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A character artist Taissia Abdoullina talked about the way she built her Helion Blyss character with the help of Maya and ZBrush.
My name is Taissia Abdoullina, I am a character artist from France, currently living in Canada. I have been working in video games for around 8 years and recently also stepped into the VFX industry. I have worked on a certain number of Assassin’s Creed titles among others.
Concept & Sculpting
It started with a very old character design on mine, I have been randomly iterating on it over the years, playing with different variations of the same archetype. I always wanted to give it a go in 3D but it didn’t feel ready. Finally, I was able to draw a sort of final version of the concept, making up my mind about what the character should look like in a more precise manner so that it would be a good base to start a 3D model from. Once the concept was done I have decided to simply stick to it as close as possible while working on the model. That isn’t something I would usually do when it comes to my own designs – it is very hard not to keep tweaking and changing things, experimenting with different shapes or pushing it in a more realistic or more stylized direction; there is always something I want to change or improve. So I had to show a lot of restraint here to avoid that.
I’d generally start with getting the body and face sculpt done. That is what in my opinion gives life to a character, and the rest is just bonus. This model is basically all legs, so getting the body shapes right was extremely important. I’ve spent some extra time on anatomy in order to have a generic stylized base body I could use for future projects as well. I then worked on the haircut, probably the biggest challenge of this project, and only then came the rest. I’ve made a rough sculpt of the outfit to define the proportions and folds structure, then split it into different parts along the seams and refined them separately, adding layers and complexity to it.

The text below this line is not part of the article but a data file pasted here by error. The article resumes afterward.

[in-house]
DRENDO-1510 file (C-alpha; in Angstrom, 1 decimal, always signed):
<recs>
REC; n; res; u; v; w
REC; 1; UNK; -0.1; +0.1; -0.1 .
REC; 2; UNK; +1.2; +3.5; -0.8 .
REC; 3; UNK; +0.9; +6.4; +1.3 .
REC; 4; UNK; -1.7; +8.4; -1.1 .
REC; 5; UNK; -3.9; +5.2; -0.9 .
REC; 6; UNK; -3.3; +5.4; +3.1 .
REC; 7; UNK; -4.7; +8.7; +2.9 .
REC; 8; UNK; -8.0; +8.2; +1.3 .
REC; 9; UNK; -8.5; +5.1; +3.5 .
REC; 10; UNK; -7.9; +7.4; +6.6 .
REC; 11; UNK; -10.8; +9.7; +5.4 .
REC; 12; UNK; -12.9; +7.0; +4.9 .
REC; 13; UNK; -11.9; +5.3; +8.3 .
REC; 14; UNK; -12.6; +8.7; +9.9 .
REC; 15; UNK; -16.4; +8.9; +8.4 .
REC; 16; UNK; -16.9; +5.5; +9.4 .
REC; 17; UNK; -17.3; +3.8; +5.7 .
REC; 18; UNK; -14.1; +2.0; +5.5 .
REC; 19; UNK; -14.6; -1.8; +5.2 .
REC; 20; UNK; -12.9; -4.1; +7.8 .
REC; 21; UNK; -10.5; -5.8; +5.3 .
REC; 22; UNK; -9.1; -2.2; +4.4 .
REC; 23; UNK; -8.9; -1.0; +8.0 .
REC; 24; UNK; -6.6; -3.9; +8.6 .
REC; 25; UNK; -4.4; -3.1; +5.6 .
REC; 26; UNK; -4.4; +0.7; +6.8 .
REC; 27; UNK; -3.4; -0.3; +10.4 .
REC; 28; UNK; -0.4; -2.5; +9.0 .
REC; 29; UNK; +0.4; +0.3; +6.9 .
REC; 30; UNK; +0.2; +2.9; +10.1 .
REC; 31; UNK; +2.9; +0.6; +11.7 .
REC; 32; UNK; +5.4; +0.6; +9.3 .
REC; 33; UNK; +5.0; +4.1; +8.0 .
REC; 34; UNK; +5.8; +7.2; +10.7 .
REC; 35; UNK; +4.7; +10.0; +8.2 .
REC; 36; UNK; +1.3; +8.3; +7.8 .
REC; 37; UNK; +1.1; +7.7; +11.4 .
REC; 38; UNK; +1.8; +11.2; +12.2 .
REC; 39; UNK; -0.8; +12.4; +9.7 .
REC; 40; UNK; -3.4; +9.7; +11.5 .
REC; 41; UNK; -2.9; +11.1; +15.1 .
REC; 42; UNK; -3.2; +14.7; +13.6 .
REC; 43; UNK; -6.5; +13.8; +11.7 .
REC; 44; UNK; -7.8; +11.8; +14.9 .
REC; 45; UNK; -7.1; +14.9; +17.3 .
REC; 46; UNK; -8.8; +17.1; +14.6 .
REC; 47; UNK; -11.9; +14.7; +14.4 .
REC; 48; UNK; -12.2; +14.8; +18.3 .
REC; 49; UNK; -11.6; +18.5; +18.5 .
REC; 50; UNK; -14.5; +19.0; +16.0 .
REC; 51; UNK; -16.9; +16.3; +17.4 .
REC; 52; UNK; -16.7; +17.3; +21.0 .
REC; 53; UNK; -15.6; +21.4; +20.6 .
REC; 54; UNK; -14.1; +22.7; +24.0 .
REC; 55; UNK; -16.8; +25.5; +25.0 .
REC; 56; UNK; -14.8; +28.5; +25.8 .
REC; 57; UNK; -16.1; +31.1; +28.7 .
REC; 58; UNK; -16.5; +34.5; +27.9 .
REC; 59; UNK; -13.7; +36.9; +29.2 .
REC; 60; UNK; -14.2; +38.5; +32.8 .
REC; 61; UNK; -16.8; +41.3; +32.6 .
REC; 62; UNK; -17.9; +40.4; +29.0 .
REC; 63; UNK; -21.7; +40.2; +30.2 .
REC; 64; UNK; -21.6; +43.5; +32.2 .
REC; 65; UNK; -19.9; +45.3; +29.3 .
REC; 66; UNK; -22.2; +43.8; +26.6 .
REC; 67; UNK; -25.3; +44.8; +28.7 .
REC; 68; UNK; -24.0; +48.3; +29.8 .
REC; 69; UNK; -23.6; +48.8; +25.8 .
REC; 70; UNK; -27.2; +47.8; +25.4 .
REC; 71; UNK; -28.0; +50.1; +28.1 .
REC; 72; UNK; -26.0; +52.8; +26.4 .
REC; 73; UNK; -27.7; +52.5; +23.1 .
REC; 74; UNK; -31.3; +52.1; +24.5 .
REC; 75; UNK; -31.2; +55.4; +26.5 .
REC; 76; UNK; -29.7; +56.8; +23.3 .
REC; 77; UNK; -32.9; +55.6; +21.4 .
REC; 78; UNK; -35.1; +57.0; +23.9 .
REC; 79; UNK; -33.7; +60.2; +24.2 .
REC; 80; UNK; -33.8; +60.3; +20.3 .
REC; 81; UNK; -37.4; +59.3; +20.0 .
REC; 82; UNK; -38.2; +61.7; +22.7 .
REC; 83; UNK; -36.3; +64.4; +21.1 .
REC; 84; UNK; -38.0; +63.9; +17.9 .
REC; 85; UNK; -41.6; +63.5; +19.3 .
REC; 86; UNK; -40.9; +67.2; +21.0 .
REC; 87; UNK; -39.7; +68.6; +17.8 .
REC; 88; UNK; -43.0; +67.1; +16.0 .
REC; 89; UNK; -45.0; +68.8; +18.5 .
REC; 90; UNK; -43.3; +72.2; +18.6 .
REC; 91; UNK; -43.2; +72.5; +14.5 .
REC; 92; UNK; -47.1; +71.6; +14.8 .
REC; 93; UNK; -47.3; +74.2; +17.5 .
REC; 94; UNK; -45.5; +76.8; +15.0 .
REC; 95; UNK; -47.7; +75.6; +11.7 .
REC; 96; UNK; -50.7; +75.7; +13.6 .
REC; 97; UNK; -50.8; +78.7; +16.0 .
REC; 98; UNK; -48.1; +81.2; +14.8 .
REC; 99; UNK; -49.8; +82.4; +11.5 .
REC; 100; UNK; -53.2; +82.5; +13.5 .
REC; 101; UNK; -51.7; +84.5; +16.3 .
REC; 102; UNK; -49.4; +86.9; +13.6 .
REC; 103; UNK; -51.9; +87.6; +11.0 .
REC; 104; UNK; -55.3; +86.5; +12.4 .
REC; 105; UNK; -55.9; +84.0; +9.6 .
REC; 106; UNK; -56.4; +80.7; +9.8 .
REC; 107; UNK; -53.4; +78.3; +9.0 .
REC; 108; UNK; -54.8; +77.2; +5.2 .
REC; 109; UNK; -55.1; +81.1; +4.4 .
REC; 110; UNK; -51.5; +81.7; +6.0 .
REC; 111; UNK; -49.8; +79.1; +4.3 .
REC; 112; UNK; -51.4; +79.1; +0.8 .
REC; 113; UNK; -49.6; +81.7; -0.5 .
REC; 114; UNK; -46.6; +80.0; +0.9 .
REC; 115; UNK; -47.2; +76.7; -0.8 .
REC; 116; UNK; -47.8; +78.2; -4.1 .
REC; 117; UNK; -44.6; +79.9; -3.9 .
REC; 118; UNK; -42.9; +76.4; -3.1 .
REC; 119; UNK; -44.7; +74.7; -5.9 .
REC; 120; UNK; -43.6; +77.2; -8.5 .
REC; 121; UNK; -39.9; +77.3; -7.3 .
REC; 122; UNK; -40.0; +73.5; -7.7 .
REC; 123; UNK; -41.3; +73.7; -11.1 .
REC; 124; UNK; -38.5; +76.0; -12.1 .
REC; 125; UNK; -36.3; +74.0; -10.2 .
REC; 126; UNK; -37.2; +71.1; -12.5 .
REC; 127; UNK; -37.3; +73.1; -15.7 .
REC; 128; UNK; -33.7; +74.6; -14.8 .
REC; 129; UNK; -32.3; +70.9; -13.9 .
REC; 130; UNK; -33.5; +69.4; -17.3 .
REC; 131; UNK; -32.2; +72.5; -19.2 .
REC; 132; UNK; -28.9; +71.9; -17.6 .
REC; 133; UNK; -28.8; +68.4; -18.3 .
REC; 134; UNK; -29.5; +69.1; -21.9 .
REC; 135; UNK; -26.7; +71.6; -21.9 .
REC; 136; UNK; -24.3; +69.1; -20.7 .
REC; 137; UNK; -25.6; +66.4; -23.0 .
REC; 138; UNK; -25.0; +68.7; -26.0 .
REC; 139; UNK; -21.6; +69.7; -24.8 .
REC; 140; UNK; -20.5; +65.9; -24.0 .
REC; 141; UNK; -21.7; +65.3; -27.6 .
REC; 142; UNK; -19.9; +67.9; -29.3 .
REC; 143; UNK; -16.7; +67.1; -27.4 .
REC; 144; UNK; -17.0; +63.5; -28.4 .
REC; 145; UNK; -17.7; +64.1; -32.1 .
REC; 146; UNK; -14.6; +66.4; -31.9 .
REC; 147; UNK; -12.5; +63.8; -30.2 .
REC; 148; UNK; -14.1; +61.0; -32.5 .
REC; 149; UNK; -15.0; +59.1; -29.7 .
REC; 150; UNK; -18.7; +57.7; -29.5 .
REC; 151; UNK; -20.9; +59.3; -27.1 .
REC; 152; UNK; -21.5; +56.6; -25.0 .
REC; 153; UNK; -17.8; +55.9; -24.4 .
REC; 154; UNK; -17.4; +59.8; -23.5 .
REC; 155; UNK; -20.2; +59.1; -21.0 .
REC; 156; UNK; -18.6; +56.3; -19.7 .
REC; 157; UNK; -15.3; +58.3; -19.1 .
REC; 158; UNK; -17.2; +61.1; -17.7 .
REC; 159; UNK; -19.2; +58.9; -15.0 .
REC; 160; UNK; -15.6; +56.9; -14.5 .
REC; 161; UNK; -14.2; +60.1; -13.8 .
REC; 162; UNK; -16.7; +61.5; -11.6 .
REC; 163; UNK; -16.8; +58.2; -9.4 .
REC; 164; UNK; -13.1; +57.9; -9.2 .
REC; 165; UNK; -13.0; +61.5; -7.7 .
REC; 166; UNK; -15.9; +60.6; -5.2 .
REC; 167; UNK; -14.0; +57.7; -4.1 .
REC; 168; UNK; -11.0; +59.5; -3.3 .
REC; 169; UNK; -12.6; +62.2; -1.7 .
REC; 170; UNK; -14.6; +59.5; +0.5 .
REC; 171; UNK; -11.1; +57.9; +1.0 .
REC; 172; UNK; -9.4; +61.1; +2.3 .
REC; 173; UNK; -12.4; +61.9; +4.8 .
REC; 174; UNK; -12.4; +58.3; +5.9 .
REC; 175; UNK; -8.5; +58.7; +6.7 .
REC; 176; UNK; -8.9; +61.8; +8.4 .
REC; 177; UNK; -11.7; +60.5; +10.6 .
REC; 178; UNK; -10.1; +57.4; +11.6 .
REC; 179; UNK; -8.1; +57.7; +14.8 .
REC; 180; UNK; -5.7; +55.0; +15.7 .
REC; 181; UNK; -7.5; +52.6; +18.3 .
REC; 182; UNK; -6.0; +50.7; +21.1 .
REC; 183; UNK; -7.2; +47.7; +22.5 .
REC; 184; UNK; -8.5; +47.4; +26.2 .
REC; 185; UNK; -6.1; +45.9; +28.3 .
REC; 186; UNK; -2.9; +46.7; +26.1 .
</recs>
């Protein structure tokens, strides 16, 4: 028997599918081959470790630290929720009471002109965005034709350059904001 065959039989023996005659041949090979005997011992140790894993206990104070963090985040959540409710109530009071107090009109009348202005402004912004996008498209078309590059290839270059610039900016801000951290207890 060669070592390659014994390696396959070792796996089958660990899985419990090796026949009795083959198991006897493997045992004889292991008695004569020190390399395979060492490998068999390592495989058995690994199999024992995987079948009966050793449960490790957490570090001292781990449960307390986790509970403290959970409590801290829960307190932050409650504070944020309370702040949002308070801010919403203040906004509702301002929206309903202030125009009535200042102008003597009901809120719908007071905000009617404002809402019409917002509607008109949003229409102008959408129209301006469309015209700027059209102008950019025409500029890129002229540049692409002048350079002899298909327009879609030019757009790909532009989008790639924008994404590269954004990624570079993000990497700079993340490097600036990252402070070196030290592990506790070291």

I used Maya to create some of the small elements I needed for the costume – buckles, buttons, belts, shoulder pads, as well as the base shape for the shoes, and brought them progressively in Zbrush as I was getting the corresponding parts of the costume done. I didn’t really plan it out, I switched from one software to another when I intuitively felt like it would be easier for me to get to the point or when I wanted to experiment with some tools I haven’t been using before.
I used Insert Mesh Brushes for a lot of small elements: buckles, tassels, ropes and straps. Some of the metallic inserts I made just like the rest of the costume, using the mask-and-extract, zremesher and panel loops functions.
I also used CurveTubes brush for the hair, creating the whole hairstyle with very low-poly shapes first, and then sculpting each individual hair lock separately.
I didn’t really mean to spend time on texturing so it’s just very basic polypaint done in Zbrush. I’ve only painted the skin and eyes and applied flat colors to the rest of the character.
I feel like just painting the face even in a very simple manner adds quite a bit of life into the character – and it’s a lot of fun.
It would be nice to go further into the texturing process and paint the whole character with the same brush strokes as on the concept. Get the the plastic-ish iridescent looks of the white fabric, the cold teal highlights on the black leather, the warm richness of the golden parts in the shadows.
So far I’ve been exploring different lighting setups in order to make even just the plain textureless model look a little more illustrative and I’d like to keep pushing this further on.